Editorial

 
Around 1 a.m. at the Feb. 16 City Council meeting, Mayor Trish Spencer revealed that fixed-term leases can be used by landlords to avoid paying relocation costs. 
 
Once word spreads about this loophole, fixed-term leases will proliferate, and stable, community-minded tenants will be replaced by transient, nomadic individuals with little or no interest in building a community.
 

 

A signature legislation stands before us, one that will affect all Alamedans — renters and homeowners, young and old, newcomers and long-timers.
As we deliberate, all of us on the Council dais will have asked any number of questions, including: if this passes, will this stop the problem that brought us here in the first place, namely stopping excessive rent increases?

 

We have been landlords in Alameda since 2003 when my husband and I bought a multi-unit Victorian. He was in the construction business, and I was just starting a new career after being travel agent for 30 years. 

Residents, businesses, city staff and bicyclists will have their last say with the City Council on Feb. 24 for the future of Central Avenue’s design. Proponents claim it will make the street safer for bicyclists, pedestrians and motorists. They fail to mention that the Central Avenue project favors bicyclists’ needs over the existing business needs. It takes away parking spaces near some businesses. It removes an existing truck loading zone area for businesses on the north side of Central Avenue between Webster and Sixth streets.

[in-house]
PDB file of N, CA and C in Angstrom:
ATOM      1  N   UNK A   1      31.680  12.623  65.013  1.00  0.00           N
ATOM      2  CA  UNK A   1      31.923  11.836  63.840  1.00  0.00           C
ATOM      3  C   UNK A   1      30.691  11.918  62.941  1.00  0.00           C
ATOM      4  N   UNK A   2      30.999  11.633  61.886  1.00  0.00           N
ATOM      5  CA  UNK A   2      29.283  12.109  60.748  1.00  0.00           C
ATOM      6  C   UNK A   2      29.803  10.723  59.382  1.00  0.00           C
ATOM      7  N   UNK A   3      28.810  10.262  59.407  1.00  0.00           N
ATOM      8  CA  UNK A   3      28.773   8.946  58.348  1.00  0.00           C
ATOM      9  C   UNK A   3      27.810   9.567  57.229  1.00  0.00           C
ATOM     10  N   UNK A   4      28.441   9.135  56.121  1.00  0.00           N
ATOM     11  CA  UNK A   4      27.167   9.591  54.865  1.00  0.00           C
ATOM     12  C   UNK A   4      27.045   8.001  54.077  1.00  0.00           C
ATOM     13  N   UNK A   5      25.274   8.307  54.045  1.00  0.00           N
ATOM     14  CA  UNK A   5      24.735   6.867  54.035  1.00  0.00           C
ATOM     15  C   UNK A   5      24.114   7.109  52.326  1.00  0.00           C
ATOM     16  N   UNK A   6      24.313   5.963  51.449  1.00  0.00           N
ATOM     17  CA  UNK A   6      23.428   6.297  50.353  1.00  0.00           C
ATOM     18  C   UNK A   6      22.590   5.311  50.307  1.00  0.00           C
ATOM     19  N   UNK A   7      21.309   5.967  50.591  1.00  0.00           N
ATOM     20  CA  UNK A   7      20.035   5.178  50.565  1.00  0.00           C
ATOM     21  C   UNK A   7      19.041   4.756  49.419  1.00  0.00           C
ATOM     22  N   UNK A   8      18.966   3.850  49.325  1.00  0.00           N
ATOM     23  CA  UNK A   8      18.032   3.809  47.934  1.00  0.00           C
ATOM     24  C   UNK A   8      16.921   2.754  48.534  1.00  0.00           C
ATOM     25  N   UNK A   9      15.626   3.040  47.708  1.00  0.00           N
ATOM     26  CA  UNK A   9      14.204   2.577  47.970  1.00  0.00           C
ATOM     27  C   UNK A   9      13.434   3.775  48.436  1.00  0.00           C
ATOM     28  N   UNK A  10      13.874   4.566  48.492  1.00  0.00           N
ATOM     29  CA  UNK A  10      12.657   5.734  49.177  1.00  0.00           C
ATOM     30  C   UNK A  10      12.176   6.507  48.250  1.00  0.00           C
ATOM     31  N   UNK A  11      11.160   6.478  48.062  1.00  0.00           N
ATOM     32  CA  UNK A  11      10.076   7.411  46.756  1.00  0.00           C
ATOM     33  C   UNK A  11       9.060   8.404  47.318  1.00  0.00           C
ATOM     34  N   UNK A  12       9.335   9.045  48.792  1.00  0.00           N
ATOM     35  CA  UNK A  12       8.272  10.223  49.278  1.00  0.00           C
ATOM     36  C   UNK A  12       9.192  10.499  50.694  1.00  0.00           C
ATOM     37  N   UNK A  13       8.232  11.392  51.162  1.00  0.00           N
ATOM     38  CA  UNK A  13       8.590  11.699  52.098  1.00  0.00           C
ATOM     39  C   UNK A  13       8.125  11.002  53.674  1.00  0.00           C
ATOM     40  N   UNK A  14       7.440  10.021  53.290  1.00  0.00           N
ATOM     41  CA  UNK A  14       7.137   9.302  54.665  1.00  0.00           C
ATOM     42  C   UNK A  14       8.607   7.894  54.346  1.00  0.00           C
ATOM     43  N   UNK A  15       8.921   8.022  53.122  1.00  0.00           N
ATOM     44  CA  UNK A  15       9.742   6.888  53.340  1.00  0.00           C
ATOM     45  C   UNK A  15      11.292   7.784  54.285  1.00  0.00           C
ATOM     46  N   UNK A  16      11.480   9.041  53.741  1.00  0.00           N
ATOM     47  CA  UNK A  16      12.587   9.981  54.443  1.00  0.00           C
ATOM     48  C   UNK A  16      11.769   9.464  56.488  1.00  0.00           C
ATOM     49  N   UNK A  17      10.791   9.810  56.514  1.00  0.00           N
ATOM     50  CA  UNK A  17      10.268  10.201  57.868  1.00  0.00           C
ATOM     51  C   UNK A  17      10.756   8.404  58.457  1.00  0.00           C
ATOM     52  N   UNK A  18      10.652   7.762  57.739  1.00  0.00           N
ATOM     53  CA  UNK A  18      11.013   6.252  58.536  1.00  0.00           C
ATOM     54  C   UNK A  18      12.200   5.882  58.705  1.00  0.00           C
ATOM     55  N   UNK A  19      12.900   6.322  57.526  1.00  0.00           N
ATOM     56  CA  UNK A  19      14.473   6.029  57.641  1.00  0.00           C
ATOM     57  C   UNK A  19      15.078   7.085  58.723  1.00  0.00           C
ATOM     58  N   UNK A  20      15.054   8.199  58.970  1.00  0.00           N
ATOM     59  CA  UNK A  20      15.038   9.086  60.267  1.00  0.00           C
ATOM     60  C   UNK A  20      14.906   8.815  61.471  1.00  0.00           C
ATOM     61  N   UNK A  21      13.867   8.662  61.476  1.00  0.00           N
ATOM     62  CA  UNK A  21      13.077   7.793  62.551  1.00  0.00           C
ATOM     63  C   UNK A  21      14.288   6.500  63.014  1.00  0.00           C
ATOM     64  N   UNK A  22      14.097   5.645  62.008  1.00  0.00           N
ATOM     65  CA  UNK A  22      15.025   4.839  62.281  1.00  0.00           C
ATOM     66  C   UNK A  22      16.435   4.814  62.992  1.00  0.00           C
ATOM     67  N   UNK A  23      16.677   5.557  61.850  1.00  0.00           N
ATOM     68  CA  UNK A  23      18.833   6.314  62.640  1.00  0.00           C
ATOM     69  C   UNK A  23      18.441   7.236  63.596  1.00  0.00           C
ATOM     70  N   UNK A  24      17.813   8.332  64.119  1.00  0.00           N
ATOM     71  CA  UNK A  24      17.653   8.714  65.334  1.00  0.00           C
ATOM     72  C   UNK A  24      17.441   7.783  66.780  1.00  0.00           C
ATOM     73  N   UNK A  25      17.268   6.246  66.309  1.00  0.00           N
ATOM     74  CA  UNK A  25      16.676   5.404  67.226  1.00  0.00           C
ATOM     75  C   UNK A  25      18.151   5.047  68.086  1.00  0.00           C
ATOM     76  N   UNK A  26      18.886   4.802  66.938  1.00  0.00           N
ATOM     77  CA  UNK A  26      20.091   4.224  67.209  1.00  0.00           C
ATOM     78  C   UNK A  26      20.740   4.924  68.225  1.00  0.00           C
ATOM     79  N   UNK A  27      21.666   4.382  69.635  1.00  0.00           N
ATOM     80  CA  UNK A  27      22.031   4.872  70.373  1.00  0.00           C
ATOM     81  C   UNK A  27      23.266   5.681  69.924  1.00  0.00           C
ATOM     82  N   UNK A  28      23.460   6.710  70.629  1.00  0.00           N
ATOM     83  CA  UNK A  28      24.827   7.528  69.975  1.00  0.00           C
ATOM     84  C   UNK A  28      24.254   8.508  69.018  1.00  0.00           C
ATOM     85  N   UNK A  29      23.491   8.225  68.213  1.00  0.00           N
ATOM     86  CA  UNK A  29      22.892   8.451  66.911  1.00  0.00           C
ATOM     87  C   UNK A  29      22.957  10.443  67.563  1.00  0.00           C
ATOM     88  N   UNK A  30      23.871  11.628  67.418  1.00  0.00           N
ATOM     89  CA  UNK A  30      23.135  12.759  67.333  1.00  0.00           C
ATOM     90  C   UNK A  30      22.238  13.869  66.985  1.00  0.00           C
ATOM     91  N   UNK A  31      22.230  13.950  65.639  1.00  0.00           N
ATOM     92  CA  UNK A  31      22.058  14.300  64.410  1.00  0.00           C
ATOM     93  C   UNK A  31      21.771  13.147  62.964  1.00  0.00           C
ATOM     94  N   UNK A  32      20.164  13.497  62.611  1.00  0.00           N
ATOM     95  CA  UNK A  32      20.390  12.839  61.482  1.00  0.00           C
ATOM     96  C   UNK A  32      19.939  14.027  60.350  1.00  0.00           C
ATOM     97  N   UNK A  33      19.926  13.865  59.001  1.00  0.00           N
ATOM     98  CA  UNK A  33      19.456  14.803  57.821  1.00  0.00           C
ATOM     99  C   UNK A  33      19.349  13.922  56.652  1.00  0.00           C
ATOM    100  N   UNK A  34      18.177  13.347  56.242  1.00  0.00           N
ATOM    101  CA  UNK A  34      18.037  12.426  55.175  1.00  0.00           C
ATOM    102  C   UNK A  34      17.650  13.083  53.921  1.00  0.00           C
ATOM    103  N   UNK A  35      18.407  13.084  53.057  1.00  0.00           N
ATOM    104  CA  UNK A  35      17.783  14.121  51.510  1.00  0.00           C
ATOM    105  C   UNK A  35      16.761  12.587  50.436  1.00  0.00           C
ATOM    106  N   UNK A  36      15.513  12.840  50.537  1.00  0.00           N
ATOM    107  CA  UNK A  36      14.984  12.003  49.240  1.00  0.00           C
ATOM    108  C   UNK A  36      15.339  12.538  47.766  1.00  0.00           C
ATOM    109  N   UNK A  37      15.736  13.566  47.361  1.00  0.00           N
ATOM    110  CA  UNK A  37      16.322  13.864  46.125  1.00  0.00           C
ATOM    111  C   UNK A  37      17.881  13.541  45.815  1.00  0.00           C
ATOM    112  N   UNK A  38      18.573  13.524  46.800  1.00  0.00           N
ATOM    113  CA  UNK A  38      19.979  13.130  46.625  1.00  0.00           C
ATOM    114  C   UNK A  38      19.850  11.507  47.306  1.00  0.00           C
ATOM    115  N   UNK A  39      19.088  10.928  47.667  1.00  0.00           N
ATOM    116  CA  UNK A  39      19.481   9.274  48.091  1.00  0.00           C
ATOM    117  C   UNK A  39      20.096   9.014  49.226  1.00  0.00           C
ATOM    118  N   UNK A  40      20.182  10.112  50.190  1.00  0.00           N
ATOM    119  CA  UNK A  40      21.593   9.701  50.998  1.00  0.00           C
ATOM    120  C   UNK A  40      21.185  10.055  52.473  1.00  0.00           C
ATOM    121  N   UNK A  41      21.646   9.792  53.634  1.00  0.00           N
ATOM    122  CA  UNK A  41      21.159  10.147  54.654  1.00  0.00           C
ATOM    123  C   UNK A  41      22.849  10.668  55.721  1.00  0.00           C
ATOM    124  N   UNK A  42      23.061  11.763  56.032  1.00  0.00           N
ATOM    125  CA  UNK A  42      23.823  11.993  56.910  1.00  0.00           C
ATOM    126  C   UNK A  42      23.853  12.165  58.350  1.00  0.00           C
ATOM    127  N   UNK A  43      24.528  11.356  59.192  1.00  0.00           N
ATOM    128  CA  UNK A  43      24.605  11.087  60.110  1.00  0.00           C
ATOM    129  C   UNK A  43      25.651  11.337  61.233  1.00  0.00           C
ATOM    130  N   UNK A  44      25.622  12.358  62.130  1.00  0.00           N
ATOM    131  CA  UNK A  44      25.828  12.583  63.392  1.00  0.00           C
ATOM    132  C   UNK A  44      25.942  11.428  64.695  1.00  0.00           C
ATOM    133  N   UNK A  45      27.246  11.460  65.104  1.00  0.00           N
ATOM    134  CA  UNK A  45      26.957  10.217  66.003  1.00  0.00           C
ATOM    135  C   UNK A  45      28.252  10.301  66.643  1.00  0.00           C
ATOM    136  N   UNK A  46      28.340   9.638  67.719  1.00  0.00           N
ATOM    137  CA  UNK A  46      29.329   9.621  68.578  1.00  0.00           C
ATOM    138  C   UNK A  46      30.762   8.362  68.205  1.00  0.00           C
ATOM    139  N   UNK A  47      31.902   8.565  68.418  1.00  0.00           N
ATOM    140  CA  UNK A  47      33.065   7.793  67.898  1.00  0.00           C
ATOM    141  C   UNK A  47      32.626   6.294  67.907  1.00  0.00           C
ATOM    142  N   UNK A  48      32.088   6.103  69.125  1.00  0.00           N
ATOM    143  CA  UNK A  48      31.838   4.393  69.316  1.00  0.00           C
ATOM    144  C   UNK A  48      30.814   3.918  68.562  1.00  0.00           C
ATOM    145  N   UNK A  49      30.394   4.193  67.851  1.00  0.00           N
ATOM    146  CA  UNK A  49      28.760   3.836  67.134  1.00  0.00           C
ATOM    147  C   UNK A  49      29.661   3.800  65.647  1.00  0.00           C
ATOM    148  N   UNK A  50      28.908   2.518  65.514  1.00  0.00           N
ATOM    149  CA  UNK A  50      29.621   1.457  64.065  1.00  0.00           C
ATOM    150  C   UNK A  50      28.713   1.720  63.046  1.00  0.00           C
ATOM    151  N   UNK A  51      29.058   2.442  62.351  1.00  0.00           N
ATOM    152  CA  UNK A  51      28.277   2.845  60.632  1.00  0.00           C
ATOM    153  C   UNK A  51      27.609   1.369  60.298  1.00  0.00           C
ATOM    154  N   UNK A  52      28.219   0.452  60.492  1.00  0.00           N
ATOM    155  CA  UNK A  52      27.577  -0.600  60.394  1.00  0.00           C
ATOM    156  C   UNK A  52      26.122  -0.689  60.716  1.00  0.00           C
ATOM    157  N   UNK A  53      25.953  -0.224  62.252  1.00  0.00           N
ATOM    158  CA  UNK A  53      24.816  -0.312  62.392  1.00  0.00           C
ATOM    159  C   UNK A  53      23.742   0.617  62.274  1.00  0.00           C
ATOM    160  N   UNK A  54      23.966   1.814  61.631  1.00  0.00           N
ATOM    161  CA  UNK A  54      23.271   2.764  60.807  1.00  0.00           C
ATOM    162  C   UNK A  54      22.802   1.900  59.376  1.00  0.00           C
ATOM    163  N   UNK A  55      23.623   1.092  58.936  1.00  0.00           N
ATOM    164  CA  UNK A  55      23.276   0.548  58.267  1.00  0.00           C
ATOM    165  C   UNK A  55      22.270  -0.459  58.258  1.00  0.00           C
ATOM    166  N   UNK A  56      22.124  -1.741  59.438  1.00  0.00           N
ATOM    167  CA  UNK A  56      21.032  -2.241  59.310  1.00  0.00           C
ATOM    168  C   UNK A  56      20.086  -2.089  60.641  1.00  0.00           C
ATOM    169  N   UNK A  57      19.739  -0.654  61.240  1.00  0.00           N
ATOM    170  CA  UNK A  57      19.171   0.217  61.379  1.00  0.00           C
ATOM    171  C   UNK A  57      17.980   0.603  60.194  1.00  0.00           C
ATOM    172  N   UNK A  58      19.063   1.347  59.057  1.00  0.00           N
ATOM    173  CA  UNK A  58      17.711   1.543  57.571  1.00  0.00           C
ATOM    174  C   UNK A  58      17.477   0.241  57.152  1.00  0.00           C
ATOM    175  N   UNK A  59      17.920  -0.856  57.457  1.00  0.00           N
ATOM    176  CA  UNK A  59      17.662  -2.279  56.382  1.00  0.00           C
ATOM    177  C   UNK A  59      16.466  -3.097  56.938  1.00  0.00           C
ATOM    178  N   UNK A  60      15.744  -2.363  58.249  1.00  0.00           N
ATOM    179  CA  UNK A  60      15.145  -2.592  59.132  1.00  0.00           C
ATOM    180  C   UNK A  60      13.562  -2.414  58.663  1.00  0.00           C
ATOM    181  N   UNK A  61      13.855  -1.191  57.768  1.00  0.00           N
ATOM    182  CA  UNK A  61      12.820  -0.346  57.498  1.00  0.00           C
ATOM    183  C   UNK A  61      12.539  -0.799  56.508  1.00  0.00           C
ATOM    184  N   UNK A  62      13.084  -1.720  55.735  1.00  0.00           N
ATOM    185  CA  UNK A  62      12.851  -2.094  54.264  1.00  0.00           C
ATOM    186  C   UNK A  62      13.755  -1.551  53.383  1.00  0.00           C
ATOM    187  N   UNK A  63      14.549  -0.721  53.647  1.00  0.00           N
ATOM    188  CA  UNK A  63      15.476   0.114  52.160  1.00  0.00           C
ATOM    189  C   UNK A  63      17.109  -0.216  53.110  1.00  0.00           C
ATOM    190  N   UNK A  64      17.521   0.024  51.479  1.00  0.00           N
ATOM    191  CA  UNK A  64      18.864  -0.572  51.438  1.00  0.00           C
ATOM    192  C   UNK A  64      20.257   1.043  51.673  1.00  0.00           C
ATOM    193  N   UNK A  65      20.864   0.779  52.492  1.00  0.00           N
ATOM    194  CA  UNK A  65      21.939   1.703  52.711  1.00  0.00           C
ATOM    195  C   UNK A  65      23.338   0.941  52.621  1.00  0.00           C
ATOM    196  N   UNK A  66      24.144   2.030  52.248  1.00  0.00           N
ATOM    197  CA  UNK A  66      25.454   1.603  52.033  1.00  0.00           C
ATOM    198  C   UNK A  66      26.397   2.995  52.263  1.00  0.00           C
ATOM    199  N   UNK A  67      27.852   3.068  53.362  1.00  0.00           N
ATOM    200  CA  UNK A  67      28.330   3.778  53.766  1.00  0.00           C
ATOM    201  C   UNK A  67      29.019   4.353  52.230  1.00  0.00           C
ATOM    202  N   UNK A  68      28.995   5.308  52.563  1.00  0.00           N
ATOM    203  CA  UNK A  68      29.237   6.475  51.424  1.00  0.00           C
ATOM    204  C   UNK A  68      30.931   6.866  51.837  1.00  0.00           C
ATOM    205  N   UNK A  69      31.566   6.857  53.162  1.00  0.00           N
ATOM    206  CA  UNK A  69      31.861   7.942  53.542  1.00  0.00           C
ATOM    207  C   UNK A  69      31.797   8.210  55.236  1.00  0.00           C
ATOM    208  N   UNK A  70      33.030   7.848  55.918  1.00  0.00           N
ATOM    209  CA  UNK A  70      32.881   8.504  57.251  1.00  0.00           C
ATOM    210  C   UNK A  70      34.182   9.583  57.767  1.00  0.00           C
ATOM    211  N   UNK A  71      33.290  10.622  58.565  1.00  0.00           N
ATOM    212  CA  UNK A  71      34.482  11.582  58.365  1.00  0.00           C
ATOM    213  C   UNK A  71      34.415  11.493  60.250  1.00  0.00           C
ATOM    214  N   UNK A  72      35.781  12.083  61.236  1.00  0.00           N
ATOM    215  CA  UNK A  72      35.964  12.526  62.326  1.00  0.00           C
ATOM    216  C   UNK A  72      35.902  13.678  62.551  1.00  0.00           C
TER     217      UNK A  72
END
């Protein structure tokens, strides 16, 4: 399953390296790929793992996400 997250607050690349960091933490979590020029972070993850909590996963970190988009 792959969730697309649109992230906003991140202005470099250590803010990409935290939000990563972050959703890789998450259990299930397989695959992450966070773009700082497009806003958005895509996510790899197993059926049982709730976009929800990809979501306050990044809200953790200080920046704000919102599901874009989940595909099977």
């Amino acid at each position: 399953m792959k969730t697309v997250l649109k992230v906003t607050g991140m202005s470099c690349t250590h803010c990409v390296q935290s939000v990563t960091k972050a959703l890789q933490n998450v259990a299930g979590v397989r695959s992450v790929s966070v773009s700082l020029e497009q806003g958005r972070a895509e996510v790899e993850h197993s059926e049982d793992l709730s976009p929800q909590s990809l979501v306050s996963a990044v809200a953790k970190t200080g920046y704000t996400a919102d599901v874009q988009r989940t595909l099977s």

To: Mayor Trish Spencer, Vice-Mayor Frank Matarrese, Council Members Tony Daysog, Marilyn Ezzy Ashcraft and Jim Oddie.
Cc: Interim City Manager Liz Warmerdam, City Attorney Janet Kern, City Clerk Lara Weisiger. Community Development Director Debbie Potter and members of the Alameda Renters Coalition Steering Committee.

Subject: Item 6-G on the Feb. 16 City Council agenda: Provide Direction to Staff Regarding Certain Elements of a Proposed Rent Stabilization and Tenant Protection Ordinance.

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